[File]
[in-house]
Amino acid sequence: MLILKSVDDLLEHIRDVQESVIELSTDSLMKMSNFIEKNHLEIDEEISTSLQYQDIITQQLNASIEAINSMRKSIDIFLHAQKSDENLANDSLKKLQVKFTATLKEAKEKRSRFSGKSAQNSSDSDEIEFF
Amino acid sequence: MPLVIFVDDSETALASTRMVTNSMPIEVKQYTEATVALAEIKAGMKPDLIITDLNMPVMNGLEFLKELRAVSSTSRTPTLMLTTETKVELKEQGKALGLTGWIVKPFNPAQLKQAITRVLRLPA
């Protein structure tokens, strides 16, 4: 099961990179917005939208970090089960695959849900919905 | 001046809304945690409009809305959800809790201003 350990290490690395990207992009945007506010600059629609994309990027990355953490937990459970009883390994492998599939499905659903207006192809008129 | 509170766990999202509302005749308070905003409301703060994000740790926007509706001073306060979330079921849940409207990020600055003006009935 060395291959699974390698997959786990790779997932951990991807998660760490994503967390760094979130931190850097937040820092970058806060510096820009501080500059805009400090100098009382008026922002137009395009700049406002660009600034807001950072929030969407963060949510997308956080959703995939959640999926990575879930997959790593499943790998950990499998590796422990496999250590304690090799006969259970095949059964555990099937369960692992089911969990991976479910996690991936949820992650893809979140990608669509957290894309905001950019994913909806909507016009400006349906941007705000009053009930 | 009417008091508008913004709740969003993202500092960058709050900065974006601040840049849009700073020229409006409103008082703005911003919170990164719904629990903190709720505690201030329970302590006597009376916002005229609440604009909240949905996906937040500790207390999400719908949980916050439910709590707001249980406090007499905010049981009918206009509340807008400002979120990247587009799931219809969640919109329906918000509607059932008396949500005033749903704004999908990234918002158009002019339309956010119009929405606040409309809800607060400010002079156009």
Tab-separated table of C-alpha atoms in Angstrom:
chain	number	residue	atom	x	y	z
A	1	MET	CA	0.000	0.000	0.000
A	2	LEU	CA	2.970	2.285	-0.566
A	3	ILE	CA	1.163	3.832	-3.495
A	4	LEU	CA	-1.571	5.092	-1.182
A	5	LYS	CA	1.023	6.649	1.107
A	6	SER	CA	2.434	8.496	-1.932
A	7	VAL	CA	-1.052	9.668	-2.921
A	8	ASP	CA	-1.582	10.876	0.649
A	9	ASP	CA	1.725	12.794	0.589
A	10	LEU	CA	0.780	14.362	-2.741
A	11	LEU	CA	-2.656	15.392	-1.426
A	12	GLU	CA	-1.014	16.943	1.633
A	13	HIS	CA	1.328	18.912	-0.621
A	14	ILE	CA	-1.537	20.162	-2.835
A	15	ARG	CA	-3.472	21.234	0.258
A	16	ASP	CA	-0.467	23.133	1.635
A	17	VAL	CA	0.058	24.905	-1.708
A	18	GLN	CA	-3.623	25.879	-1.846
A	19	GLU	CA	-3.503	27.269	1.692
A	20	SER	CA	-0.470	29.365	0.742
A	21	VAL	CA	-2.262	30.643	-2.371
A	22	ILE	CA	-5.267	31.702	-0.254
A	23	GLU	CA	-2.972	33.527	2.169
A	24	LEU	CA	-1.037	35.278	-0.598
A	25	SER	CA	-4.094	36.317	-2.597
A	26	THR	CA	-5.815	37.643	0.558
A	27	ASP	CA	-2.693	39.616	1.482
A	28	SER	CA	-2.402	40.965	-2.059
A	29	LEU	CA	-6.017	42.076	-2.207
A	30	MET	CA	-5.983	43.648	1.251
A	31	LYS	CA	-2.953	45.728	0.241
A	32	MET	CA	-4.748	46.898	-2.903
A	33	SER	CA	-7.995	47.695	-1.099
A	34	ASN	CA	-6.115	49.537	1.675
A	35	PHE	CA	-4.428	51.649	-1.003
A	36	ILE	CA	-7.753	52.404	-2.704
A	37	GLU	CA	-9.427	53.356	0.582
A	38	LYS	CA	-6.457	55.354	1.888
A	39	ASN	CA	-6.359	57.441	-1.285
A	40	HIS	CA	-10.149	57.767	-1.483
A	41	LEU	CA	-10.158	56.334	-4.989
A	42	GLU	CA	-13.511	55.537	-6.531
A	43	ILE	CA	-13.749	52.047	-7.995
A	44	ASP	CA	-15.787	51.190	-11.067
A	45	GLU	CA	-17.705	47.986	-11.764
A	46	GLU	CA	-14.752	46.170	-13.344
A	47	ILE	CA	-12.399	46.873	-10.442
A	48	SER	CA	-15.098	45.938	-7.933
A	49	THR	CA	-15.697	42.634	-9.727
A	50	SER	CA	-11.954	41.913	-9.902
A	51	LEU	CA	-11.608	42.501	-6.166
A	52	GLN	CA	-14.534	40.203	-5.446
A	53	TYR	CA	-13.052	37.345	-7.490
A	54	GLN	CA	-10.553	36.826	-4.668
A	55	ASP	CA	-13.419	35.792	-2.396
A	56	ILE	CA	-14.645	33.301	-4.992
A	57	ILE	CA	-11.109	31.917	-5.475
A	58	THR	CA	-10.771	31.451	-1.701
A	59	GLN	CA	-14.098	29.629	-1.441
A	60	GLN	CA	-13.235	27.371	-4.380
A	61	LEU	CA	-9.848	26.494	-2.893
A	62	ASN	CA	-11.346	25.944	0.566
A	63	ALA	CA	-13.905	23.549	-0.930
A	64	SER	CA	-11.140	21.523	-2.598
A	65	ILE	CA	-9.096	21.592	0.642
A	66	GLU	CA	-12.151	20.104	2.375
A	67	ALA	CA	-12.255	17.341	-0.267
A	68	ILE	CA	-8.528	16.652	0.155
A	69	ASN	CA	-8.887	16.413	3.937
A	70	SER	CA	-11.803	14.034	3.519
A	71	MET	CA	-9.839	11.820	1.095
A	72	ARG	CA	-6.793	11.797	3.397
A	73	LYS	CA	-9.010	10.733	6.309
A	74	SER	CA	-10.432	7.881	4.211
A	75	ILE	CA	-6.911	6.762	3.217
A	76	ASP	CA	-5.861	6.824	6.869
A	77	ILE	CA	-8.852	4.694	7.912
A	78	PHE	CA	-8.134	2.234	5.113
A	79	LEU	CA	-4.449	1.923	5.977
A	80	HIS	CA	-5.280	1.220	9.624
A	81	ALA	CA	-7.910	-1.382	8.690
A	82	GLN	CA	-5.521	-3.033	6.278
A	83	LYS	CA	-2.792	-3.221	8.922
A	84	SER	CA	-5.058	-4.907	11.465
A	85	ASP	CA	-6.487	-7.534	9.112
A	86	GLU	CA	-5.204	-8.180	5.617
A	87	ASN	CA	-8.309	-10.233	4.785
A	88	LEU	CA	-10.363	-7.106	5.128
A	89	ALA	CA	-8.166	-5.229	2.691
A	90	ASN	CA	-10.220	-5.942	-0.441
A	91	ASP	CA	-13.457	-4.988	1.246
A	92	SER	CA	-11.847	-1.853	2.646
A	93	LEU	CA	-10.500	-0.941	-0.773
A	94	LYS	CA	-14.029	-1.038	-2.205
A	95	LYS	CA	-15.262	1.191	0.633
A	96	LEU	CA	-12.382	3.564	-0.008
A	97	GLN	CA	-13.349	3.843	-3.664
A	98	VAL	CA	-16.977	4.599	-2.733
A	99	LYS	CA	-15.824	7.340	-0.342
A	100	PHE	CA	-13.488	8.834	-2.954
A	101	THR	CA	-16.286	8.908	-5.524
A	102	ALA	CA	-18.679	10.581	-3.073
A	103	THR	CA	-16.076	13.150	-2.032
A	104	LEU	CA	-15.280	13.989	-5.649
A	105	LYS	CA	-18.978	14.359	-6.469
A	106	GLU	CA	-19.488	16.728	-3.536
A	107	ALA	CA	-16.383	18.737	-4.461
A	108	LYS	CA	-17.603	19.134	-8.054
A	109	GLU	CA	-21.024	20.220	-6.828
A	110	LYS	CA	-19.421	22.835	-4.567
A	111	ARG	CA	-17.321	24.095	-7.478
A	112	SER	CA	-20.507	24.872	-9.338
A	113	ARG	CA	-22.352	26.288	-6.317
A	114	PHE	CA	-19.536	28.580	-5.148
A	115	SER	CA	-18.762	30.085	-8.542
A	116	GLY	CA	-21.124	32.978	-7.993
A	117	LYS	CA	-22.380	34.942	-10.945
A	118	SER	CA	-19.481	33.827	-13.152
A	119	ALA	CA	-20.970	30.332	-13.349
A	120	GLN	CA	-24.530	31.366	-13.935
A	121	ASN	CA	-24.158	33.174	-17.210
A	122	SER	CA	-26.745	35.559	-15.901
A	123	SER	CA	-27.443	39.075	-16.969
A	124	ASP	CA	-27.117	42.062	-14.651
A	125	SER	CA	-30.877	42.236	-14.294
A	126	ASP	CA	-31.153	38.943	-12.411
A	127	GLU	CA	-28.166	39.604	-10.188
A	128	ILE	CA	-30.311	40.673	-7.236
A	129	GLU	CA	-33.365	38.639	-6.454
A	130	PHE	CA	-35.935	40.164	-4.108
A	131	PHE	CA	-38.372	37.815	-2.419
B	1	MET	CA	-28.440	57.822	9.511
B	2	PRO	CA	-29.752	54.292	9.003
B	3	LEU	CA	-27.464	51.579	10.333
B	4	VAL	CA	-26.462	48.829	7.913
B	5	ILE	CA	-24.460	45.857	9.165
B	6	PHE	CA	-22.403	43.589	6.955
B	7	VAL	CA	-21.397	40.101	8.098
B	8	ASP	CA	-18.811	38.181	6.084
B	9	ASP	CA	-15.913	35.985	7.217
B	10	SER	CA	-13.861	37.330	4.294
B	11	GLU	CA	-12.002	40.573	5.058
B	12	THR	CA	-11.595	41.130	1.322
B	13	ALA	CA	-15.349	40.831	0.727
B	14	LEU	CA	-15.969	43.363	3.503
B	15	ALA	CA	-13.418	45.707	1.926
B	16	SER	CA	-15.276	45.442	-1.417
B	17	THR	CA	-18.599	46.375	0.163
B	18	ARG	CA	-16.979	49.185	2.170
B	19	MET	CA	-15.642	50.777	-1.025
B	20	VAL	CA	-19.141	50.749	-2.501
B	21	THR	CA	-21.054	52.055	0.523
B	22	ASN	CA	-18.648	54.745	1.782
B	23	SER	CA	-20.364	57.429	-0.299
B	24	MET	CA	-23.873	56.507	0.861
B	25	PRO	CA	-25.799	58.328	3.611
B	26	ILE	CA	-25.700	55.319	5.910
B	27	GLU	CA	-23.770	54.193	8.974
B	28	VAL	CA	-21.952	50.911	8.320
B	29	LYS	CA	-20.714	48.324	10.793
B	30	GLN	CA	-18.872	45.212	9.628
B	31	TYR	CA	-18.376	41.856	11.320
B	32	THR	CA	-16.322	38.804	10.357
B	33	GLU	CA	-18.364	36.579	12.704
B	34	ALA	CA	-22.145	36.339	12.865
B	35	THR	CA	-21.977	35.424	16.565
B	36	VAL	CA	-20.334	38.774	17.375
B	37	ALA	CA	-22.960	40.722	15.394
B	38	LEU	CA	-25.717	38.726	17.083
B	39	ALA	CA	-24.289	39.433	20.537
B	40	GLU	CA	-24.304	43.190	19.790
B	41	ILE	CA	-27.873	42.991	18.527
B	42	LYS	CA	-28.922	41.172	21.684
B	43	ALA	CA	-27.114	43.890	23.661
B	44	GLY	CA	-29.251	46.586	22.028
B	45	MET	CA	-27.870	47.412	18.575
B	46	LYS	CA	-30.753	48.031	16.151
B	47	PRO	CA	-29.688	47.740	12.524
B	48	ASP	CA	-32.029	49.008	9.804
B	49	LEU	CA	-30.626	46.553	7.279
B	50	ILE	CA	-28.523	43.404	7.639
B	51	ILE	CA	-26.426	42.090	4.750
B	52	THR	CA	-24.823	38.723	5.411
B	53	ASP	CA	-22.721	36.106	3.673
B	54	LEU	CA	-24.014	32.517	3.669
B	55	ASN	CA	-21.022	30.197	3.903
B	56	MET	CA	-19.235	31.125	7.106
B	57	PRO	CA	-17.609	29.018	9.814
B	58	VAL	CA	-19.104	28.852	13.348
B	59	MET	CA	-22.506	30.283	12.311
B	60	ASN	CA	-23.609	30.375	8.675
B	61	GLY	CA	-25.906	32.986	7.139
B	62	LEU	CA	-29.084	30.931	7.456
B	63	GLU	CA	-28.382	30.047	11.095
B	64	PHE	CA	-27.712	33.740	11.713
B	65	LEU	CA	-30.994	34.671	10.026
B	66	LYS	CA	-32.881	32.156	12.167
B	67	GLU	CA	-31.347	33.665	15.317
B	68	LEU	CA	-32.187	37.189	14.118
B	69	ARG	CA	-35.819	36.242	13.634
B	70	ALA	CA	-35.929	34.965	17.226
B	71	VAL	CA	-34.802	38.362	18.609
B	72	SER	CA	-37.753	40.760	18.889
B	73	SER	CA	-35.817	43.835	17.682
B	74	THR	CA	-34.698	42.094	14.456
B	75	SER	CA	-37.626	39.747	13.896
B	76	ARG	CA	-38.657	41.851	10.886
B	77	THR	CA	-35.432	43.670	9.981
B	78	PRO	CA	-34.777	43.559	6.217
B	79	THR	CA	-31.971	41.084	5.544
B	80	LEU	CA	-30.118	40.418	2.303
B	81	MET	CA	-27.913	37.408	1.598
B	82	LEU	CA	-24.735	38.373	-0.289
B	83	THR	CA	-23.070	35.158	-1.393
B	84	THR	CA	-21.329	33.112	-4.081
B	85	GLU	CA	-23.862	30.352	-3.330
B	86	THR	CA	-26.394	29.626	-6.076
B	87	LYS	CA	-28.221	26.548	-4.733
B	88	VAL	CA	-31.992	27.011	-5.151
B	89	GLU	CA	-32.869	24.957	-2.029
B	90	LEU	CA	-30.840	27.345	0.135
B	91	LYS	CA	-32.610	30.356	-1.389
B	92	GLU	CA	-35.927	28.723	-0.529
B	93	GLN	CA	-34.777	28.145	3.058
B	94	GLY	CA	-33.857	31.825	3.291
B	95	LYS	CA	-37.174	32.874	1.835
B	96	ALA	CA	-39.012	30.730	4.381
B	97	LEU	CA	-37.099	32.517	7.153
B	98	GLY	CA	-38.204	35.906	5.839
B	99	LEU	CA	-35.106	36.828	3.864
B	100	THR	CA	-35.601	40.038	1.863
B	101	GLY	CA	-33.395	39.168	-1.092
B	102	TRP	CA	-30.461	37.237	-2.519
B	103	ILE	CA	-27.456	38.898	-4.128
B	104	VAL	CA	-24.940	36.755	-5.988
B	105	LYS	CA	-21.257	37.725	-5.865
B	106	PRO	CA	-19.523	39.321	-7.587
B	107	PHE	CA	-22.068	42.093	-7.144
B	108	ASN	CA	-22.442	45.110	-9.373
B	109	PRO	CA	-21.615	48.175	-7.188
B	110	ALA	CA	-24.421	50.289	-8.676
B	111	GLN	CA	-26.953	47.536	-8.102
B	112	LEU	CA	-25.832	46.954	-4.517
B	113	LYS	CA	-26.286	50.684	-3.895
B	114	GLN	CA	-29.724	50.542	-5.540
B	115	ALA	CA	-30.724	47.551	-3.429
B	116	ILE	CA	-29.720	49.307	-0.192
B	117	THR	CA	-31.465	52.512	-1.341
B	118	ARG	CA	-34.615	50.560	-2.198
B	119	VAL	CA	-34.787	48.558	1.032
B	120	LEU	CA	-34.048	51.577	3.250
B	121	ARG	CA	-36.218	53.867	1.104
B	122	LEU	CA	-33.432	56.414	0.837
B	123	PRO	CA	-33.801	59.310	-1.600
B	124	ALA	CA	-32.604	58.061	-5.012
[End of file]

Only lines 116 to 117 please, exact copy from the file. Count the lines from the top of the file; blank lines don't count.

A	110	LYS	CA	-19.421	22.835	-4.567
A	111	ARG	CA	-17.321	24.095	-7.478